A Transient Visitors Very Tiny Tale by David O’Boyle
A right down Cathedral Parkway. A left up Adam Clayton Powell Junior Boulevard. Five flights of stairs later, in the hallway facing grandma’s West 147th Street flat, Jessup’s life had come full circle.
Harlem is where his world started. Harlem is where he’d see it end.
At least for reasonable people like Jessup, these were not fatalistic thoughts synonymous with apocalypse. Instead they were references to what loomed aboard the Sacagawea, a starship nearing the known end of the universe. Due to virtual-real-reality (VRR), a modern technology that enabled viewers on Earth to view the experience through the eyes of Sacagawea’s 13 crewmembers, the would would bear intimate witness to the ultimate unexplained mystery. And it would occur in a matter of minutes.
Jessup opened Apartment 5C. From the corner of the foyer welcome mat, he shot his keys at the plastic bowl on the kitchen counter.
“Almost not there,” grandma said when she observed a miss. Jessup grinned at the clever comment. “Almost not there” not only described what his grandmother saw, it was also the slogan of the Sacagewea, and, as time passed, a modern way to initiate conversation. The phrase originated during launch day. It was the last thing the television broadcaster said before transferring viewers over to their first VRR feeds. Tonight, though, it had bigger implications. For after 17 years of space exploration, earth’s heroes were finally reaching their destination.
In that time span, all the astronauts aboard Sacagawea became worldwide cultural phenomena. Everyone knew everything about them, in part because the crewmembers were bigger than the Beatles, but also because VRR was more than just another updated version of the newest technology.
It was revolutionary.
Why? Because VRR connected people to the astronauts through a type of one-way telekinesis, whereby the viewer could feel what the astronaut-host was doing, what they were thinking, dreaming, yearning and urging to do.
For the first few years the intimacy between astronauts and their viewers was akin to what viewers share with their favorite reality tv stars. You checked in on ship drama like it was any other tabloid. You mentioned it in small talk along with sports, politics, and music. The difference was that people tend to gravitate towards one or a few of those topics. They rarely know all of them well. With the astronauts, the opposite was true. If you weren’t in the know about ship life you might as well have been further in space than the Sacagawea herself.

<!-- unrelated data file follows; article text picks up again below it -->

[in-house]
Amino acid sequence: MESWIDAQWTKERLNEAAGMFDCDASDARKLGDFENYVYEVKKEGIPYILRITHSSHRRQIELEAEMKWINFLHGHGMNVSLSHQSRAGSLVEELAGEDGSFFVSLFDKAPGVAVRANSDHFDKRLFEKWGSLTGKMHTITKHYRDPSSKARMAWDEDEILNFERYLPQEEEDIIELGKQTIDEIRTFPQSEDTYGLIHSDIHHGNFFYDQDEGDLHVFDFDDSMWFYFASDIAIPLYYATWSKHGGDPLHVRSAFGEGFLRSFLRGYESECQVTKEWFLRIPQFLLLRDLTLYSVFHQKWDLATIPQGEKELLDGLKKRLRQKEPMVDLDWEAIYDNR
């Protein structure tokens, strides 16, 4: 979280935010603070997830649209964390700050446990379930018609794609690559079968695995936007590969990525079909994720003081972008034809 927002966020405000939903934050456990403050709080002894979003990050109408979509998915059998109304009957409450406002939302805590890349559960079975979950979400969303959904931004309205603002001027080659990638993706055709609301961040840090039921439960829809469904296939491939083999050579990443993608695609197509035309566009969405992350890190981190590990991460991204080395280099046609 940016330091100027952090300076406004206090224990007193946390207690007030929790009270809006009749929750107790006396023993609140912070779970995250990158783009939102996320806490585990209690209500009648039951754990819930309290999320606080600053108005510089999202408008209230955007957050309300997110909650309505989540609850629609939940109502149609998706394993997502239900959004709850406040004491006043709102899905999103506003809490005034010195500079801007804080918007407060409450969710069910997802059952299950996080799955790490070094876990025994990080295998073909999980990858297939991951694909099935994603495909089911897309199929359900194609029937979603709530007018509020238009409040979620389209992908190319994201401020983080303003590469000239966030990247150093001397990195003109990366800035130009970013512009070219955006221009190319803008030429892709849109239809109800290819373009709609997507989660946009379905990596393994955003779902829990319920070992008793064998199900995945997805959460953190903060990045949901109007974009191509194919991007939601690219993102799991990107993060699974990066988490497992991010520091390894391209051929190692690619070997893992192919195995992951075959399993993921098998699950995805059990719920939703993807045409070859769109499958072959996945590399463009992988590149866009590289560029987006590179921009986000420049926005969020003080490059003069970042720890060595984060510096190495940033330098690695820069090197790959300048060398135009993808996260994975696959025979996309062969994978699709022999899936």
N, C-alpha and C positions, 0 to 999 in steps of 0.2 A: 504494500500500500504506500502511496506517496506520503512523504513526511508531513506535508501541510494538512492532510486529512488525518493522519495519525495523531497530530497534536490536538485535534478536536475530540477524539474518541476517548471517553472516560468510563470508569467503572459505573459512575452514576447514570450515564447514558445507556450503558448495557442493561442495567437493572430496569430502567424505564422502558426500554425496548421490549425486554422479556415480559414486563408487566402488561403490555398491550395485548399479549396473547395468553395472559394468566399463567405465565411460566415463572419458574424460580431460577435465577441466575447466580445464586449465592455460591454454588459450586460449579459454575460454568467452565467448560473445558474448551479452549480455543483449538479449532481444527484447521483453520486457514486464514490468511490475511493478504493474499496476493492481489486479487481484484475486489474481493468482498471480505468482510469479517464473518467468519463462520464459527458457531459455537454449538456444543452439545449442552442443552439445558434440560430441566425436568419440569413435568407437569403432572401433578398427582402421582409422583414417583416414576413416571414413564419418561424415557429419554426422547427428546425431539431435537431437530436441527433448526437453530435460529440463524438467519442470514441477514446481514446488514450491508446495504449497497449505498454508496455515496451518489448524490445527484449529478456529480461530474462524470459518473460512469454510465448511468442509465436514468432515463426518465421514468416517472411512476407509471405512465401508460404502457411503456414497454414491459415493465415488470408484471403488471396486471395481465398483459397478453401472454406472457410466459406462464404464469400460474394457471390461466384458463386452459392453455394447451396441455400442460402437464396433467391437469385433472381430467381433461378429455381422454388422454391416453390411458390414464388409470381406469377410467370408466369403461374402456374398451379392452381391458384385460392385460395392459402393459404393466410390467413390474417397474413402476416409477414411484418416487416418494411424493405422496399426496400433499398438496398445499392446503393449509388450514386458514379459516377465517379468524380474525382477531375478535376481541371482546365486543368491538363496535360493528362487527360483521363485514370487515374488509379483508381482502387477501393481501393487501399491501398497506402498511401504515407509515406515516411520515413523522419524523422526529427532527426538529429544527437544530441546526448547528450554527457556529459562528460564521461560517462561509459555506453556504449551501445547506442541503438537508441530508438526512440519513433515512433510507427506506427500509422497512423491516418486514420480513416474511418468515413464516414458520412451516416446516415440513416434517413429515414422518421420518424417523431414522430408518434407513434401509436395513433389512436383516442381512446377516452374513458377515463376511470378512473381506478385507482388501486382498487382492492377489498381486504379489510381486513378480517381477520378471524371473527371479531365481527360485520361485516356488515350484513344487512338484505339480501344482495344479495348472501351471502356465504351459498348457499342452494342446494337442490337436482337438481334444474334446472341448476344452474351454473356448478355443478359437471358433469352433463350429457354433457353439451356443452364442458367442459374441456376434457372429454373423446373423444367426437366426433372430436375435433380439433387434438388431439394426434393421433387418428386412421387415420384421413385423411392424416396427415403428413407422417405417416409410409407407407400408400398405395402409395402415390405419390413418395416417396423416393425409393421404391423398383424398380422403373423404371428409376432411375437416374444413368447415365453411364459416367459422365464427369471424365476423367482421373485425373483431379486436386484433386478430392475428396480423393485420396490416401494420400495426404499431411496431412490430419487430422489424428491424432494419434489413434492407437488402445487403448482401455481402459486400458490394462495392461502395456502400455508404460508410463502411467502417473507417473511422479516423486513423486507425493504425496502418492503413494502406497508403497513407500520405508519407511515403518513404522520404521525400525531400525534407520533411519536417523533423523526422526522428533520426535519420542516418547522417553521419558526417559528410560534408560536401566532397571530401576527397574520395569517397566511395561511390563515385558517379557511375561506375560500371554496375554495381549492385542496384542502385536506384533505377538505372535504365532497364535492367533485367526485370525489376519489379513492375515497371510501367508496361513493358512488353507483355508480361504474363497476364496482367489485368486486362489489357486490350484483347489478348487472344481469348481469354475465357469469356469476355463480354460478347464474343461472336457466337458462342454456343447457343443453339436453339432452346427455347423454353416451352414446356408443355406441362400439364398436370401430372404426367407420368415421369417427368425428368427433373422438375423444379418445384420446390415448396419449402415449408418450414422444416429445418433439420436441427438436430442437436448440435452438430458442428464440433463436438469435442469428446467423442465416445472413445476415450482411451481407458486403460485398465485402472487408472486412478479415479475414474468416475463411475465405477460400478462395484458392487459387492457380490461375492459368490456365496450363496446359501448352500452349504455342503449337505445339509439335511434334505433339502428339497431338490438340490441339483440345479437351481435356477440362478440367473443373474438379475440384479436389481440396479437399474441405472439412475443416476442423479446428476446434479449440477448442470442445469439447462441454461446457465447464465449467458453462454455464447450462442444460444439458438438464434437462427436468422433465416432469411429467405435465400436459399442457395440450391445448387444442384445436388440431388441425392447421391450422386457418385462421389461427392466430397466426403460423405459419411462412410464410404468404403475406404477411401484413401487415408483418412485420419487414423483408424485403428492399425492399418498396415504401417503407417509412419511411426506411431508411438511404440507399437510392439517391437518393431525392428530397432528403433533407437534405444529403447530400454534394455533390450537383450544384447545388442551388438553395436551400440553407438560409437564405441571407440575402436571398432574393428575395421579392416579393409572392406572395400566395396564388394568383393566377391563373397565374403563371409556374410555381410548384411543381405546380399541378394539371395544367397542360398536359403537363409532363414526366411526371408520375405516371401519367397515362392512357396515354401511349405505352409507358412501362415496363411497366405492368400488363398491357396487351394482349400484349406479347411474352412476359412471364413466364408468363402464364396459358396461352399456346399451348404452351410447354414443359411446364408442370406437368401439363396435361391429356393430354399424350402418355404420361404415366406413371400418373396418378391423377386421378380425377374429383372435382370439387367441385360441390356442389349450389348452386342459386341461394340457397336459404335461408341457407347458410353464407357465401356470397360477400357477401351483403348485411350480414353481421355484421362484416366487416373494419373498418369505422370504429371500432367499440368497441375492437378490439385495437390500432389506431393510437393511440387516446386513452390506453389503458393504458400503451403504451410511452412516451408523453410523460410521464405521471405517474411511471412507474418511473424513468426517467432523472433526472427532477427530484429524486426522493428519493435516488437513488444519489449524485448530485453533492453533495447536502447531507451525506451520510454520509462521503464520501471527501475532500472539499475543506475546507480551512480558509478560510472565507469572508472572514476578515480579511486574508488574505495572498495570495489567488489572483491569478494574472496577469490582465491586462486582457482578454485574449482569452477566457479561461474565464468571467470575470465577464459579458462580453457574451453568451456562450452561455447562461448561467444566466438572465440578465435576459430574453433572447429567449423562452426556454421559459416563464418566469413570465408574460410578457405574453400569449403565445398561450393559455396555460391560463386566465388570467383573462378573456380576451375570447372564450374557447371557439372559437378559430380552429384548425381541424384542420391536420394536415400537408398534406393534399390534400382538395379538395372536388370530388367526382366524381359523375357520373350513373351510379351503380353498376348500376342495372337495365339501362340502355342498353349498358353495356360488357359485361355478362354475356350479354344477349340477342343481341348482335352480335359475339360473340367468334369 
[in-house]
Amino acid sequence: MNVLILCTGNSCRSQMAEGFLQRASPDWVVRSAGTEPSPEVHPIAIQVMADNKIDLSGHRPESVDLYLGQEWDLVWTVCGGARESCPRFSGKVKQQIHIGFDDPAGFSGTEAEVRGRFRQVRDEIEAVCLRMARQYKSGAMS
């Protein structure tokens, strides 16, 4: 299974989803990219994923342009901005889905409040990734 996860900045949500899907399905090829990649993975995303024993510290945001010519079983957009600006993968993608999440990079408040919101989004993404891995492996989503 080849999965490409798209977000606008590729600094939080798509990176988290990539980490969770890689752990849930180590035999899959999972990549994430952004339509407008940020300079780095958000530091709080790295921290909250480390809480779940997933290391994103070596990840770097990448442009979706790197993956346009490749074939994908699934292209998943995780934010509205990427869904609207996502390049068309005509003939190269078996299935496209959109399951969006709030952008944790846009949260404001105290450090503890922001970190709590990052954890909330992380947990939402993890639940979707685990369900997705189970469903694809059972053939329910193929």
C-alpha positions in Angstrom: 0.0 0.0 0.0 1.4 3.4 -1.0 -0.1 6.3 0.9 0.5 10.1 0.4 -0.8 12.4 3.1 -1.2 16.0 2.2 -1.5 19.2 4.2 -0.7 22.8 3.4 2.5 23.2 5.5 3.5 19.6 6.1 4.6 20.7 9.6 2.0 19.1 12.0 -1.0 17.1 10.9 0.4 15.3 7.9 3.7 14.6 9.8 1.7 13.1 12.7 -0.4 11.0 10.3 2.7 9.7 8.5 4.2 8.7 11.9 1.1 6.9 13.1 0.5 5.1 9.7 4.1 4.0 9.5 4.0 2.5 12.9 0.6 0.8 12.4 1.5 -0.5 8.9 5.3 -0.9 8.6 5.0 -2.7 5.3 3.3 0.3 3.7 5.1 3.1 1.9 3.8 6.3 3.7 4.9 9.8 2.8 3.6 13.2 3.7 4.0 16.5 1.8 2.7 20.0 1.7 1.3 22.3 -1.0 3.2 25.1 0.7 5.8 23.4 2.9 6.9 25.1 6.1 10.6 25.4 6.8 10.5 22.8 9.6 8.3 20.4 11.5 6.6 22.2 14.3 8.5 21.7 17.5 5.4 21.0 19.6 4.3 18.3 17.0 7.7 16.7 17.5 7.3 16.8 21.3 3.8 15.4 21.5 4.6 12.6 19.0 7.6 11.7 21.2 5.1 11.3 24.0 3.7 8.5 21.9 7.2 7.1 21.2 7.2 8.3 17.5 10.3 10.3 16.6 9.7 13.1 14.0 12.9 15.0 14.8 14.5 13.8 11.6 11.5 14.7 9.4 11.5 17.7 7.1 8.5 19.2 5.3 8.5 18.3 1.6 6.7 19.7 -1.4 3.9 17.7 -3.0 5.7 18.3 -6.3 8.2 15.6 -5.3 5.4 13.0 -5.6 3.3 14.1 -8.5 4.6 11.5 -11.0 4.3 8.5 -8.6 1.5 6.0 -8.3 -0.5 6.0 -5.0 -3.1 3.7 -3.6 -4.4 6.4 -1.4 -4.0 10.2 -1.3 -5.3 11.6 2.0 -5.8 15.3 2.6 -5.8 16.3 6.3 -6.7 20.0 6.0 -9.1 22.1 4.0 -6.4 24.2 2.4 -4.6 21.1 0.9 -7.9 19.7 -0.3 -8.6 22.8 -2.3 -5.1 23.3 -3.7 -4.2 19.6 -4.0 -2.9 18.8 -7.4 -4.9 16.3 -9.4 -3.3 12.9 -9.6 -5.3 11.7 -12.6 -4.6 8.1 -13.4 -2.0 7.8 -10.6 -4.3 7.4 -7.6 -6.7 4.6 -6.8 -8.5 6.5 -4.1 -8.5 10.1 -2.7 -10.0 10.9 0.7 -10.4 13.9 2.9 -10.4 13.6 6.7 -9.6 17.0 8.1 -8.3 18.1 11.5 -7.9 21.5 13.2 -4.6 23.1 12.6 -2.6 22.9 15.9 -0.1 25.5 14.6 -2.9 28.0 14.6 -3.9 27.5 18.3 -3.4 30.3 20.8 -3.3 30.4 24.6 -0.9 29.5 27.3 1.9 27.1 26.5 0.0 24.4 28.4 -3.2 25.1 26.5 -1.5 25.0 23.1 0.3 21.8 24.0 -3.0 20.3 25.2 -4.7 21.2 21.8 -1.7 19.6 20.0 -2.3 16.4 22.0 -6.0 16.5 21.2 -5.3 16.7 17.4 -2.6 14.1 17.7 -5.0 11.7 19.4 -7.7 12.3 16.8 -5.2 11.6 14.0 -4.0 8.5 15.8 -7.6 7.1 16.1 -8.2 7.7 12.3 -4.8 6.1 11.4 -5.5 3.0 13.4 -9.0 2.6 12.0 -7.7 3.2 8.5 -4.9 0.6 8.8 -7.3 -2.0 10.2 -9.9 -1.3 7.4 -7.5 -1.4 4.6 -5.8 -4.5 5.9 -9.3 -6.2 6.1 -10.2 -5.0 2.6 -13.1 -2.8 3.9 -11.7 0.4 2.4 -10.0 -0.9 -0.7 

Closer to the end of the trip, these intimacies increased, got heavier. By now, people knew the astronauts, especially ‘their astronauts’. Absent unplugging for work and basic bodily functions, it’s all the world did- hook up to VRR and stay hooked.
“Who you picking tonight? Jessup asked grandma. He needed to enter her answer on the screen before he fixed her into the VRR machine.
“Imani,” grandma said. Before she spoke, Jessup had half the name input into the screen. For big events like this you went with ‘your astronaut.’ For grandma that was Imani. For Jessup that was Vick.
Jessup dimmed the lights and strapped into his own VRR station. “Here’s to seeing grandpa,” he said, respecting their decade-long ritual to honor the man whose seat he inherited. Grandma’s dream of the ‘almost not there’ was heaven. And her heaven was with grandpa on the other side.
Those were the last words spoken before Jessup entered familiar territory behind Vick’s eyes. ‘Their’ eyes showed the hull of a starship, inside which twelve other astronauts stood in front of an exit hatch.
One spoke. All the world listened:
“Ladies and gentlemen. After heartfelt consideration, we won’t be showing you what we are about to see.”
Sacagawea’s doors flew open. Everyone’s VRR went black.